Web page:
It is mine as well, and the sentence does sound strange to me too. I would perhaps use as above "en este parque hay de todo" or "este parque tiene de todo". Where abouts do you live? Do you speak mainland spain Spanish, or from some region of south America? Perhaps it is a regional thing. I just wanted to point it out for those looking to learn Spanish, even though were in a russian comment section!
"В этом * есть..." = "IN this * there is...", it is about the existence of something, like in "in this bag there are some money, lipstick and a gun" = "в этой сумке есть немного денег, помада и пистолет". And as of "У этого * ЕСТЬ..." = "This * HAS...", it is about possession of some attribute or property, like in "this bag HAS a snap strap" = "У этой сумки ЕСТЬ отстегивающийся ремешок"
That's not accurate. An object as well as a person can posses a property or an attribute: "This book has an ISBN" = "У этой книги есть ISBN", "This girl has a name" = "У этой девочки есть имя"; "This bag has a snap strap" = "У этой сумки есть отстёгивающийся ремешок", "This professor has a stupid tie" = "У этого профессора дурацкий галстук"; "This park has a long history" = "У этого парка большая история", "These young men have a bright future" = "У этих молодых людей светлое будущее". And "В" also can be used talking about something both a person or an object consist of, lack, contain or posses: "There are so much fear and loathing in Los Angeles" = "В Лос Анжелесе так много страха и ненависти", "There is a number of beautiful traits come together in that woman" = "В этой женщине сошлось множество прекрасных черт характера", "There is a terrible stench in this hole" = "В этой дыре ужасная вонь", "There is something odd in that clown" = "В этом клоуне есть что-то подозрительное". Sorry for inconsistency, but the idea is there))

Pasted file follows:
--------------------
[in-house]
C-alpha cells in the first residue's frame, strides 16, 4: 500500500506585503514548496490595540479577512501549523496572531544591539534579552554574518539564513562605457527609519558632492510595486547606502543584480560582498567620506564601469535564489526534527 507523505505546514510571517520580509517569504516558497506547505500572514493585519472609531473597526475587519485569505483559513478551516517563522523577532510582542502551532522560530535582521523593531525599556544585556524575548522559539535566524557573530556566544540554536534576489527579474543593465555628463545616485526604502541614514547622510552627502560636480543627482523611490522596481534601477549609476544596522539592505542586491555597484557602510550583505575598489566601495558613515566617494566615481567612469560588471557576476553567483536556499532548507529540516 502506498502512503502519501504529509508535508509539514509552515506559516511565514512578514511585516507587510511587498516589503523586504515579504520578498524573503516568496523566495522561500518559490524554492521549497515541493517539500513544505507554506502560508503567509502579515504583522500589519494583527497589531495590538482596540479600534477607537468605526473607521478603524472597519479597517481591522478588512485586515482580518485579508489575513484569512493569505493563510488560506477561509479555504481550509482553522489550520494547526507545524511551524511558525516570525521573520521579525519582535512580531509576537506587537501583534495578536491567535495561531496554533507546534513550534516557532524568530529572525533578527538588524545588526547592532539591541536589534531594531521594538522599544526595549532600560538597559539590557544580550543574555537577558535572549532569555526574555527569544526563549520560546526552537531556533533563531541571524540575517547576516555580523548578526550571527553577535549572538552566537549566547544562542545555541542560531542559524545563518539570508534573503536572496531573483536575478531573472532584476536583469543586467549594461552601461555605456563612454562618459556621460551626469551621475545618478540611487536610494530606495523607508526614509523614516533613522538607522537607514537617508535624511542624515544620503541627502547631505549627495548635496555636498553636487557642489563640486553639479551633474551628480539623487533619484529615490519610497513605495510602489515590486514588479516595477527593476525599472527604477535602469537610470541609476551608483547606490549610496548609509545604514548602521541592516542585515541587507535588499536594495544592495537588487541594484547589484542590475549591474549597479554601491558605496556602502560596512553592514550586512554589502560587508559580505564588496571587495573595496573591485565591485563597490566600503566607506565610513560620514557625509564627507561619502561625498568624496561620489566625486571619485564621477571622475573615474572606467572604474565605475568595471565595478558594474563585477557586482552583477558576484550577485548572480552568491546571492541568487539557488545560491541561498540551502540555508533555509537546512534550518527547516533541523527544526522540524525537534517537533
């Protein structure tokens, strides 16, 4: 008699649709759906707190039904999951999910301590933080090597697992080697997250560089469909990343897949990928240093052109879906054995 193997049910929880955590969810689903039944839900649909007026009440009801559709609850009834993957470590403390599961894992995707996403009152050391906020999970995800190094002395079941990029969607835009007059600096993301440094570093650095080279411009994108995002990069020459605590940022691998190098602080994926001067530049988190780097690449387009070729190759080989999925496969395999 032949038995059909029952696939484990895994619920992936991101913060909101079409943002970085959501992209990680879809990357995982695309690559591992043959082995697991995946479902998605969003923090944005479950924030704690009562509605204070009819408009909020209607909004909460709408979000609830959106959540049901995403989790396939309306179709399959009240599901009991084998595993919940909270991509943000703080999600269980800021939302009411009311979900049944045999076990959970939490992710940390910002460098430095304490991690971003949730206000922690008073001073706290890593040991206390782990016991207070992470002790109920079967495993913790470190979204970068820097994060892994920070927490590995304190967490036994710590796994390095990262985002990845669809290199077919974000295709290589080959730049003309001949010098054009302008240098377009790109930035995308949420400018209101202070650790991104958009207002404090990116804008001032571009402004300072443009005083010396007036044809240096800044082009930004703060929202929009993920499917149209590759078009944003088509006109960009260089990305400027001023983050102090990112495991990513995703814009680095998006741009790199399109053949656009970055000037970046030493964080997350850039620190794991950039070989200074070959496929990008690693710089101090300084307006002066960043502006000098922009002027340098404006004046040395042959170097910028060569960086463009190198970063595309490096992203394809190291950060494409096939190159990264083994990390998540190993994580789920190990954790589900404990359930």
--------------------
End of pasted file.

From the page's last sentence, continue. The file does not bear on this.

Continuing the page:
Well, it's like two slightly different constructions. For example: "This man has a name" you can translate in two ways. Literally: "Этот человек имеет имя", but it doesn't sound good in Russian, usually we say "У этого человека есть имя" (absolutely the same meaning), when the accent is on having (owning!) something. This lesson is "В этом парке есть все" which more literally means "There is everything in this park", the accent is more on "there is" and not like if park owned something, and you don't need to say the construction with 'y' here. I really hope my explanation in English sounds as good as in my head in Russian.
I don't want to discourage you, but take a look at what you'll have to memorize:<pre>
Masculine - Feminine - Neutral - Plural</pre>
Nominative - э'тот - э'та - э'то - э'ти
Genitive - э'того - э'той - э'того - э'тих
Dative - э'тому - э'той - э'тому - э'тим
Accus inan - э'тот - э'ту - э'то - э'ти -
Accus anim - э'того - э'ту - э'то - э'тих
Instrumental - э'тим - э'той, э'тою - э'тим - э'тими
Locative - э'том - э'той - э'том - э'тих
I had mixed emotions about this:
1. You don't even want to know what I thought when i saw this.
2. Then I was very grateful to you for the information.
3. Lastly, I realized this will be introduced a little at a time.
Conclusion: I will survive.
Thanks again for the information.
There are a handful of prepositions that actually use the prepositional case: при, по, в, о, and на are the only ones I can think of. All of those would use этом. In typical Russian irony, most Russian prepositions are actually followed by the genitive case (such as у, mentioned above) (which in the example of это, is этого). And of course some use dative, instrumental, accusative and even nominative. Русский Язык, Ура!
When I did Russian at school, you had to learn the preposition + X (X being whichever case that preposition takes) e.g. из + Genitive out of. Take a look at http://www.study-languages-online.com/grammar/tables/prepositions-cases
I totally agree. Presumably one doing this course already has mastery over english and doesnt need yo be corrected. The course needs to allow for hyper literal translations. It helps us to think in Russian and apply the language patterns to other scenarios e.g. Understanding that Меня зовут Лео = "Me (they) call Leo".. not actually "My name is Leo" helps to learn exactly what you're saying and remember the phrase.